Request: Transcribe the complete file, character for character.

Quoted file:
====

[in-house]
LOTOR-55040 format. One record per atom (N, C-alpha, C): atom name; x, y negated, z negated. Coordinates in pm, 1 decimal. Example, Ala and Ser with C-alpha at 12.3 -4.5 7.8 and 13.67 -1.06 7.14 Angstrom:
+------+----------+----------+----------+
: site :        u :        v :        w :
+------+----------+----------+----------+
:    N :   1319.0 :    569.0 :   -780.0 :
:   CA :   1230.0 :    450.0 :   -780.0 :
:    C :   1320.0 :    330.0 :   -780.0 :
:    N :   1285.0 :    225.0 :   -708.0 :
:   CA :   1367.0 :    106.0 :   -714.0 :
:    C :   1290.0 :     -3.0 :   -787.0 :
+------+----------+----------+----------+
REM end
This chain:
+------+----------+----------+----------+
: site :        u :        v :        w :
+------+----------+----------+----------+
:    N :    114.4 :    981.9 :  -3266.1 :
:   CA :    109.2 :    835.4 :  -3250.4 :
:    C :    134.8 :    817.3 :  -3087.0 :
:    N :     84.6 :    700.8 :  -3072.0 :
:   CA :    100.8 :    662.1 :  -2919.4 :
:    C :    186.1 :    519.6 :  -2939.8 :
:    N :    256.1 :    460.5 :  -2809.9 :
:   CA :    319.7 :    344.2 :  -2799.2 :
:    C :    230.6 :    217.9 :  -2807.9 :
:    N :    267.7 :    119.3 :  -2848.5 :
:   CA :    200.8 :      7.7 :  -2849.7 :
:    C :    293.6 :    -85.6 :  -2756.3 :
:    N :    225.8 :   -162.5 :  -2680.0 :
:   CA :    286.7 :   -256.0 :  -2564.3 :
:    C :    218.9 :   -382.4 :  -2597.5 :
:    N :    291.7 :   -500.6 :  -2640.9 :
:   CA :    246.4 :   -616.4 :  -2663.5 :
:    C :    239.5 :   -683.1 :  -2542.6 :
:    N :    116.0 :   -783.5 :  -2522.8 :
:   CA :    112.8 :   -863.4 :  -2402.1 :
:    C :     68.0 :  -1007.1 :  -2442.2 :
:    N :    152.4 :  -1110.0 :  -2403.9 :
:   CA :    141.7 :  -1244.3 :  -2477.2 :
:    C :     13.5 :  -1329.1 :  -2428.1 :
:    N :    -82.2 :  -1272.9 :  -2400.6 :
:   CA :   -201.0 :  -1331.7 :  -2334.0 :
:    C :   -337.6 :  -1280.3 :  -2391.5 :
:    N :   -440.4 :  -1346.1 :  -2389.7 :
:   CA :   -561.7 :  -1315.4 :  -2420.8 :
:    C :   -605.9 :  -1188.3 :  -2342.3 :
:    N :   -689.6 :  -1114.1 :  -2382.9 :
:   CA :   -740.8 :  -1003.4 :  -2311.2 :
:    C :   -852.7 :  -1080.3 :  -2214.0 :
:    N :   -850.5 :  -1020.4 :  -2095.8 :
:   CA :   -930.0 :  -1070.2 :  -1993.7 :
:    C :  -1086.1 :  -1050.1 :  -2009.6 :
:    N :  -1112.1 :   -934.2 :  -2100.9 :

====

[in-house]
LOTOR-55040 format. One record per atom (N, C-alpha, C): atom name; x, y negated, z negated. Coordinates in pm, 1 decimal. Example, Ala and Ser with C-alpha at 12.3 -4.5 7.8 and 13.67 -1.06 7.14 Angstrom:
+------+----------+----------+----------+
: site :        u :        v :        w :
+------+----------+----------+----------+
:    N :   1319.0 :    569.0 :   -780.0 :
:   CA :   1230.0 :    450.0 :   -780.0 :
:    C :   1320.0 :    330.0 :   -780.0 :
:    N :   1285.0 :    225.0 :   -708.0 :
:   CA :   1367.0 :    106.0 :   -714.0 :
:    C :   1290.0 :     -3.0 :   -787.0 :
+------+----------+----------+----------+
REM end
This chain:
+------+----------+----------+----------+
: site :        u :        v :        w :
+------+----------+----------+----------+
:    N :    114.4 :    981.9 :  -3266.1 :
:   CA :    109.2 :    835.4 :  -3250.4 :
:    C :    134.8 :    817.3 :  -3087.0 :
:    N :     84.6 :    700.8 :  -3072.0 :
:   CA :    100.8 :    662.1 :  -2919.4 :
:    C :    186.1 :    519.6 :  -2939.8 :
:    N :    256.1 :    460.5 :  -2809.9 :
:   CA :    319.7 :    344.2 :  -2799.2 :
:    C :    230.6 :    217.9 :  -2807.9 :
:    N :    267.7 :    119.3 :  -2848.5 :
:   CA :    200.8 :      7.7 :  -2849.7 :
:    C :    293.6 :    -85.6 :  -2756.3 :
:    N :    225.8 :   -162.5 :  -2680.0 :
:   CA :    286.7 :   -256.0 :  -2564.3 :
:    C :    218.9 :   -382.4 :  -2597.5 :
:    N :    291.7 :   -500.6 :  -2640.9 :
:   CA :    246.4 :   -616.4 :  -2663.5 :
:    C :    239.5 :   -683.1 :  -2542.6 :
:    N :    116.0 :   -783.5 :  -2522.8 :
:   CA :    112.8 :   -863.4 :  -2402.1 :
:    C :     68.0 :  -1007.1 :  -2442.2 :
:    N :    152.4 :  -1110.0 :  -2403.9 :
:   CA :    141.7 :  -1244.3 :  -2477.2 :
:    C :     13.5 :  -1329.1 :  -2428.1 :
:    N :    -82.2 :  -1272.9 :  -2400.6 :
:   CA :   -201.0 :  -1331.7 :  -2334.0 :
:    C :   -337.6 :  -1280.3 :  -2391.5 :
:    N :   -440.4 :  -1346.1 :  -2389.7 :
:   CA :   -561.7 :  -1315.4 :  -2420.8 :
:    C :   -605.9 :  -1188.3 :  -2342.3 :
:    N :   -689.6 :  -1114.1 :  -2382.9 :
:   CA :   -740.8 :  -1003.4 :  -2311.2 :
:    C :   -852.7 :  -1080.3 :  -2214.0 :
:    N :   -850.5 :  -1020.4 :  -2095.8 :
:   CA :   -930.0 :  -1070.2 :  -1993.7 :
:    C :  -1086.1 :  -1050.1 :  -2009.6 :
:    N :  -1112.1 :   -934.2 :  -2100.9 :